"I think what we're seeing, in general, is we're coming close to a saturation point to how much appetite corporate America has to spend on the sport," Duchardt said.

Business as usual for manufacturers

Nextel Cup teams not only depend upon sponsorship dollars, they'd be sunk without huge financial and equipment outlays from car manufacturers, namely Ford, Chevrolet/GM and Dodge. While representatives won't reveal how much each spends per season to maintain the teams that sport their brand, the bottom line is, as Duchardt ways, "significant," including wind tunnel testing, supplying of parts, research and development, and technology improvements.

"Costs certainly have increased over the last 10 years," said Greg Specht, Ford's manager of racing operations. "We've had to keep pace as well to make sure that the teams that race our products are competitive. We've had to really consolidate and focus our efforts from the technical side of things to make sure of that."

Estimates of financial involvement per manufacturer run anywhere from $10 million to $50 million or more per year. Because of the wide disparity in guessing who pays how much, a good rule of thumb is probably a midpoint of at least $20 million to $30 million for each manufacturer.

"In terms of the dollars that you put in to support all of your motorsports activities from a technical standpoint -- and it varies from year-to-year, depending on whether you're changing bodies, as we had to do last year, or whether NASCAR comes out with a new motor rule -- you may be anywhere from $10 million to $25 million in a particular year on what you're trying to spend on your technical side of the budget alone," Fernandez said.

And because manufacturers like to use competition in Nextel Cup as a way to sell showroom vehicles, as well as to test technology on the racetrack that may someday wind up in the average person's driveway, the value of staying in the game outweighs the costs.

"We're in racing for two reasons: to help sell cars and trucks, and to benefit from the technology transfer that comes out of racing," Specht said. "Does it reach a point where it gets out of balance? Yeah. That's the reason, for example, why we pulled out of CART as a manufacturer and engine supplier because the cost-benefit equation got out of balance. Could that happen? Yes. Has it happened? Yes. Has it happened in NASCAR? No.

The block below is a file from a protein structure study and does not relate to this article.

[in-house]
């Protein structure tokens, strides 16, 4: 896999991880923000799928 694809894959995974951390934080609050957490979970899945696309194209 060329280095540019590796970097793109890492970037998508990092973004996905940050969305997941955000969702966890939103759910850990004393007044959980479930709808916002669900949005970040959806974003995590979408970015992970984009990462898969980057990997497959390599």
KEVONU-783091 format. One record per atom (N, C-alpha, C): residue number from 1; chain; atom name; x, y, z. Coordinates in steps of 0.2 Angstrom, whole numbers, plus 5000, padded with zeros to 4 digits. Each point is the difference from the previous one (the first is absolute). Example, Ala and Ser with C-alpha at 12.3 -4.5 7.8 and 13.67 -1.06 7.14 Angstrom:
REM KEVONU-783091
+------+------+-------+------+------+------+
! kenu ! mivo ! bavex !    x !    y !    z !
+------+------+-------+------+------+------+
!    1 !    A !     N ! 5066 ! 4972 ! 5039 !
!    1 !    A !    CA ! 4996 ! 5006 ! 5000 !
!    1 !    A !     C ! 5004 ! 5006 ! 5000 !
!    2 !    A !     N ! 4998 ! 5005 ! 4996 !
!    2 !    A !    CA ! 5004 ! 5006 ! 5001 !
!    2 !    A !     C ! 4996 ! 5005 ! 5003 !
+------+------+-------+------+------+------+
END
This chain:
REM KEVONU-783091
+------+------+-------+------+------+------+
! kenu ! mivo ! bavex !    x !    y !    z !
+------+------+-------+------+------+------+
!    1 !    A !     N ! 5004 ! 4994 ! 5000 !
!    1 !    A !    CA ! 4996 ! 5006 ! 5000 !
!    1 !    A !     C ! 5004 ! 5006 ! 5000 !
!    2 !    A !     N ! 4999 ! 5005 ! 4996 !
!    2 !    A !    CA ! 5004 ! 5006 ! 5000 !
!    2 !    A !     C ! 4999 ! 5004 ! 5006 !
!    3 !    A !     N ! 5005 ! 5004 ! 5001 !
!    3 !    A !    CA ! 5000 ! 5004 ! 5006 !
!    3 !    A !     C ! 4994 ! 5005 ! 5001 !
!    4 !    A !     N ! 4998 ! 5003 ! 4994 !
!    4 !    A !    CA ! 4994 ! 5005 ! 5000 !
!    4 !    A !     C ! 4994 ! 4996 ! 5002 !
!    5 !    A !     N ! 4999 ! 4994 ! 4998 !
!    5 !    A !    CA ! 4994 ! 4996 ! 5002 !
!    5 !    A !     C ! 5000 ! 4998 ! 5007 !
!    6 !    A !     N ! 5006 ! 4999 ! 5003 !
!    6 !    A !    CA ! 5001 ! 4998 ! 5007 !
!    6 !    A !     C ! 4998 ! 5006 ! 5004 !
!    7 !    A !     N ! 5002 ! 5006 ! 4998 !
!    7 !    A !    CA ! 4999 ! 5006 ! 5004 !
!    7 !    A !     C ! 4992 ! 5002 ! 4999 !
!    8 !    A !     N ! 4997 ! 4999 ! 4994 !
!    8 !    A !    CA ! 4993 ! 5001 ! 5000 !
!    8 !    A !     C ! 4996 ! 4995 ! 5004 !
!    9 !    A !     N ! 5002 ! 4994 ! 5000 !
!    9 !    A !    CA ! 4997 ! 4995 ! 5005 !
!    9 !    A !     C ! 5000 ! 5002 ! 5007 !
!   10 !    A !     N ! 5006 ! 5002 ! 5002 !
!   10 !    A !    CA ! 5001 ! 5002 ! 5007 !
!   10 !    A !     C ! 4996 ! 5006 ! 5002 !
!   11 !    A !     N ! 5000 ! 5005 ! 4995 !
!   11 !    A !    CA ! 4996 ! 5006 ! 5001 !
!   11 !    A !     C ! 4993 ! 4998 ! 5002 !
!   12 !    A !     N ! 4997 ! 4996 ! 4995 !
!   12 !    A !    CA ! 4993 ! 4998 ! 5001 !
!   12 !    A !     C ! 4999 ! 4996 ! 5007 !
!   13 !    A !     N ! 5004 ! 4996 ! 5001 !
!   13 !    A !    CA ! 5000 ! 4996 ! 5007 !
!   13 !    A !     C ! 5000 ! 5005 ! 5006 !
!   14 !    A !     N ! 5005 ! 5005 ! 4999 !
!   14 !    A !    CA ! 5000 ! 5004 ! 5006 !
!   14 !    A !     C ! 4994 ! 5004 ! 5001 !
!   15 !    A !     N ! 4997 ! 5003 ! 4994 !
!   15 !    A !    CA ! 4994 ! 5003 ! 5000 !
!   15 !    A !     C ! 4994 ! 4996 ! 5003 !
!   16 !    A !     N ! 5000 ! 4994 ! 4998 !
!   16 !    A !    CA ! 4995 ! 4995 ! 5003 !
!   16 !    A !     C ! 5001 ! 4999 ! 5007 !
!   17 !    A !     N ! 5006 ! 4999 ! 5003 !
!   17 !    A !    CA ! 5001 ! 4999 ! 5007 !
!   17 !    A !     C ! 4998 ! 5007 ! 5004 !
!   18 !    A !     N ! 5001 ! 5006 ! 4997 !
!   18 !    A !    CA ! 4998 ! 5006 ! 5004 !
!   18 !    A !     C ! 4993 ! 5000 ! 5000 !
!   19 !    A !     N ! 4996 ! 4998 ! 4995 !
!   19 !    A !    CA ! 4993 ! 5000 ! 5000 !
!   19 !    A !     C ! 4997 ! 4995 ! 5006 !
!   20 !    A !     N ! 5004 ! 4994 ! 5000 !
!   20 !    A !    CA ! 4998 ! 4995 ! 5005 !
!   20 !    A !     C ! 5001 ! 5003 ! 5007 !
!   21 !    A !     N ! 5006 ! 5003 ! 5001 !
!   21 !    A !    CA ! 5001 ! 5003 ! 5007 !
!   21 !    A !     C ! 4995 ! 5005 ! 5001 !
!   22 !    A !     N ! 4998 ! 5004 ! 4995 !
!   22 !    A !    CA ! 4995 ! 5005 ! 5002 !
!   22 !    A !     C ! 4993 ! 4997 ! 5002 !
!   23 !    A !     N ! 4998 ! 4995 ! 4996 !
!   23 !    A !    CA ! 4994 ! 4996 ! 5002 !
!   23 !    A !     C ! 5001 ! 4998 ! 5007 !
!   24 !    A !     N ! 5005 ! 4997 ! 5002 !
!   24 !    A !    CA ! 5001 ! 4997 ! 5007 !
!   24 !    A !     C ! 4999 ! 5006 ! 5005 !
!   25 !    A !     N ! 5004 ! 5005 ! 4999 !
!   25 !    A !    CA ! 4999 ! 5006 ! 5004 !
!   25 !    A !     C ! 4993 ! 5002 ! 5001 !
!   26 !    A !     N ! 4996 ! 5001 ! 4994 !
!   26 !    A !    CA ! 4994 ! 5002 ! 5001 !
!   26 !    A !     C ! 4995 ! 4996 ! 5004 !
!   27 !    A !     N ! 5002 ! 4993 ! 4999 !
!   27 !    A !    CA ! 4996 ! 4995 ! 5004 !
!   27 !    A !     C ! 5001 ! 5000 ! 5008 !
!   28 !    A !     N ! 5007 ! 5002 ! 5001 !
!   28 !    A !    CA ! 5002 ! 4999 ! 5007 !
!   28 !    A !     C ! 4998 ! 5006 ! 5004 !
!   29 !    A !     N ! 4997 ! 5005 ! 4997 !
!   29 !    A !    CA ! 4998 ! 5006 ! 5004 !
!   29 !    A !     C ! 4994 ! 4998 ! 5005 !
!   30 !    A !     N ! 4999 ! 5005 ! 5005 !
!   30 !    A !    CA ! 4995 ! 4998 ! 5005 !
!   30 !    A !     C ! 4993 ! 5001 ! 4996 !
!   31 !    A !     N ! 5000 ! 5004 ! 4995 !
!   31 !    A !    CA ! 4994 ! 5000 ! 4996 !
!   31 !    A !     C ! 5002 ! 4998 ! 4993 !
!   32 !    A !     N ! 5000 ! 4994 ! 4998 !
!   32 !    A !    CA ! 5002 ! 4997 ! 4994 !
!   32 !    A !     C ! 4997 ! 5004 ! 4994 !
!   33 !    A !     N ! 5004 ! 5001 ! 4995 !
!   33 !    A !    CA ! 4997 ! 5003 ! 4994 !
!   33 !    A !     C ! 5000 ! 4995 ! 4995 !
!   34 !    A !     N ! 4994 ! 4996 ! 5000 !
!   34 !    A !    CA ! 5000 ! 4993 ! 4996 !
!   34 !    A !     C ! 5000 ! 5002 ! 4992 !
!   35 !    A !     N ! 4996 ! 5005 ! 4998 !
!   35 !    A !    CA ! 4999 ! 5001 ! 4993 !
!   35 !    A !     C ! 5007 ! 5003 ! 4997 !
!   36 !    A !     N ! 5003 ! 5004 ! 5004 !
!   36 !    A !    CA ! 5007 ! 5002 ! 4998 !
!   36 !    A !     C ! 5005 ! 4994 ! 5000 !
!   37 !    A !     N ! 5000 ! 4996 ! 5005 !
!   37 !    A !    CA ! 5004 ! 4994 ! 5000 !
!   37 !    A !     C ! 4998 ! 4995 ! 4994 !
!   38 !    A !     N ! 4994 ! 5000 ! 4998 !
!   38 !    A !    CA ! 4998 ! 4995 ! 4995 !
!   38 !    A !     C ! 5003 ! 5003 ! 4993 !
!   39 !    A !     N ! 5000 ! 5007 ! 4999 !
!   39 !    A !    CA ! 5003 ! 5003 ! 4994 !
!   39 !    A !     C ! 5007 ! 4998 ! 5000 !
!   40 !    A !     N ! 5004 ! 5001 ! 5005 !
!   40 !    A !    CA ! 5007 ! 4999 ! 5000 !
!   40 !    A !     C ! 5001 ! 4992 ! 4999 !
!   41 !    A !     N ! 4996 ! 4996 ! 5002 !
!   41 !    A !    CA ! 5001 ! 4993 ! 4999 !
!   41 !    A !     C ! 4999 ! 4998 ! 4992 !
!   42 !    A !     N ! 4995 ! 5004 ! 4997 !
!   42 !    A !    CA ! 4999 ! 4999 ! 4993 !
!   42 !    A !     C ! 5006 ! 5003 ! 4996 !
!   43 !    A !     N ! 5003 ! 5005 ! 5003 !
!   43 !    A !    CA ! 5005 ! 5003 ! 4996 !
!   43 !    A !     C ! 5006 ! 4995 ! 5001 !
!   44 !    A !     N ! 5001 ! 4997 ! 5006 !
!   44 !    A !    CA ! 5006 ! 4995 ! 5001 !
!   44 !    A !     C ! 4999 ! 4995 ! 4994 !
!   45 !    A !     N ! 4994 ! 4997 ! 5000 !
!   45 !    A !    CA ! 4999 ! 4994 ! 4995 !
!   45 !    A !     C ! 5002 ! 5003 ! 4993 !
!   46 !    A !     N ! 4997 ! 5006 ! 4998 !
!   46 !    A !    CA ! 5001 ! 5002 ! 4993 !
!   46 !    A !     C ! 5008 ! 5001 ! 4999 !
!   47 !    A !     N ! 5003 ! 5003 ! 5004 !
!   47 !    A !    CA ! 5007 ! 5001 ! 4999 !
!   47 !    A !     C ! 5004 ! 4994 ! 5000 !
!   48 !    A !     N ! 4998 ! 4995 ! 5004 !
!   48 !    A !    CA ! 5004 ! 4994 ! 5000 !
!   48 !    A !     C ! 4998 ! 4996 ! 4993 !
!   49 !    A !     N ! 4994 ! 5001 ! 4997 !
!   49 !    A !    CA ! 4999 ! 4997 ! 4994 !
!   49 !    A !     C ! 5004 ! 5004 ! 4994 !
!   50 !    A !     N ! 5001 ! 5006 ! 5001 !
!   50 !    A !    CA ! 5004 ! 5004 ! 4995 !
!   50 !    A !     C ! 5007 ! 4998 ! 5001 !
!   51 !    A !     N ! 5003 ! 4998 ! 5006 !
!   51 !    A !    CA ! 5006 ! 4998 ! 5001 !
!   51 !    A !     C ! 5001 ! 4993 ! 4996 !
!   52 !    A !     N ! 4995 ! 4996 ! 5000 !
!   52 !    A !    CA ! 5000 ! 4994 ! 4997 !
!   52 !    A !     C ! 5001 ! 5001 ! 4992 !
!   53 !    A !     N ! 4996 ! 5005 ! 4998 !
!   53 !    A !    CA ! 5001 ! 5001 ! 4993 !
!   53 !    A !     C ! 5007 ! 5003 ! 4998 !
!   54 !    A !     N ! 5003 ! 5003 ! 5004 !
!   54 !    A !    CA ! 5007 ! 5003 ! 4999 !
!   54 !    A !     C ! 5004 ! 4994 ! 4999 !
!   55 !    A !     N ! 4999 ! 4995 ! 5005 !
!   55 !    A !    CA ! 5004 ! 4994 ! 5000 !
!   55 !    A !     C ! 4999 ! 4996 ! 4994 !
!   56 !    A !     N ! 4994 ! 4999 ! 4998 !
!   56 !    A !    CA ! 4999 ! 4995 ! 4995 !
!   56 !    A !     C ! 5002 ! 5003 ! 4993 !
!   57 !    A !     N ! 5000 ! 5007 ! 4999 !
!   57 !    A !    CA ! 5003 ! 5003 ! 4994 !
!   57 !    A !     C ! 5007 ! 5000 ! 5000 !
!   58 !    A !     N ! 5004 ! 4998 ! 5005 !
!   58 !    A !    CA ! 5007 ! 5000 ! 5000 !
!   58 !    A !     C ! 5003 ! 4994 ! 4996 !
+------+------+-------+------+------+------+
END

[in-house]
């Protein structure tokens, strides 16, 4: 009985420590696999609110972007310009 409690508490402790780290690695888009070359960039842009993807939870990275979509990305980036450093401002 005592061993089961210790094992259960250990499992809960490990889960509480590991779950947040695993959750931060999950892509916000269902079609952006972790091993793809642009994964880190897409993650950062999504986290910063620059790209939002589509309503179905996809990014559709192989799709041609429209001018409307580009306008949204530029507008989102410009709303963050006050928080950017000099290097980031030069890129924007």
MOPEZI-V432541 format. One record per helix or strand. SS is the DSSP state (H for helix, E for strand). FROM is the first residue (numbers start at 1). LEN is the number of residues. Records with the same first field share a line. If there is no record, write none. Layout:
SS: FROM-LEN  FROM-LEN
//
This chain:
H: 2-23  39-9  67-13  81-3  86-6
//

"As NASCAR continues to grow and delivers benefits to us, we continue to participate. We're very careful when we go into a series to make sure it's something we feel is sustainable. When we enter a series and participate in racing, we look at the long-term. We don't want to just go in and make a big splash for a few years and then pull out. We don't think it's good to operate that way and we don't want to operate that way."

But even with billions of dollars generated in new car and truck sales each year, manufacturers will pull out of a racing series if it's not bringing proper return on the investment, such as when GM pulled its Pontiac brand out of Winston/Nextel Cup prior to this season. With Dodge reentering the sport in 2001 after a nearly 20-year absence, it made more economic sense for GM to concentrate and dedicate all its resources solely to its Chevrolet brand -- which, by the way, has won 13 of the last 20 Cup titles.

"For us, that one focused effort with Chevrolet is a positive and it allows us to really put a solid effort behind it," Duchardt said.

Even with teammates Bobby Labonte and Tony Stewart each winning the 2000 and 2002 Winston Cup titles behind the wheel of a Pontiac, it did not stop team owner Joe Gibbs from switching his team to Chevrolet body styles and power for 2003. In fact, Stewart went from winning the title at Homestead in a Pontiac on a Sunday, to testing the very next day at the same racetrack in a new Chevy body. So much for a prolonged championship party.

A new kid on the block

When Dodge decided in 1998 to return to Cup competition, it faced a multimillion dollar development curve unlike any NASCAR has ever seen before. Naturally, Dodge officials won't reveal how much they spent on the effort -- which included everything from hiring former Jeff Gordon crew chief Ray Evernham to shepherd the program from concept to reality, to all the wind tunnel testing, as well as body, chassis and motor development -- but some estimates peg the total price range from between $50 million and $100 million to as much as $300 million.

"It was nowhere near that amount of money ($300 million)," Fernandez said. "But when you get back into this sport, it's a big outlay. Obviously, we had Ray Evernham's team that we needed to get up and running, and of course we had Bill Davis, Chip Ganassi and then Penske involved, as well. So at that point, we had four teams that we were trying to get up and running and trying to convert them from what they had been in before to Dodges. So, it takes a tremendous amount of money just to make the conversion of those teams.

"Then you start spending development dollars to help those teams get better and better. As we've progressed and matured from those first years of just getting up and getting started racing, I think we've really become more efficient in the ways in how we spend money. I can't say our budget has really changed that much in total dollar value. What's changed is the focus of that money. We're able now to funnel more of that money into the technical side of the business to help the teams go faster and faster and get better and better at what they do.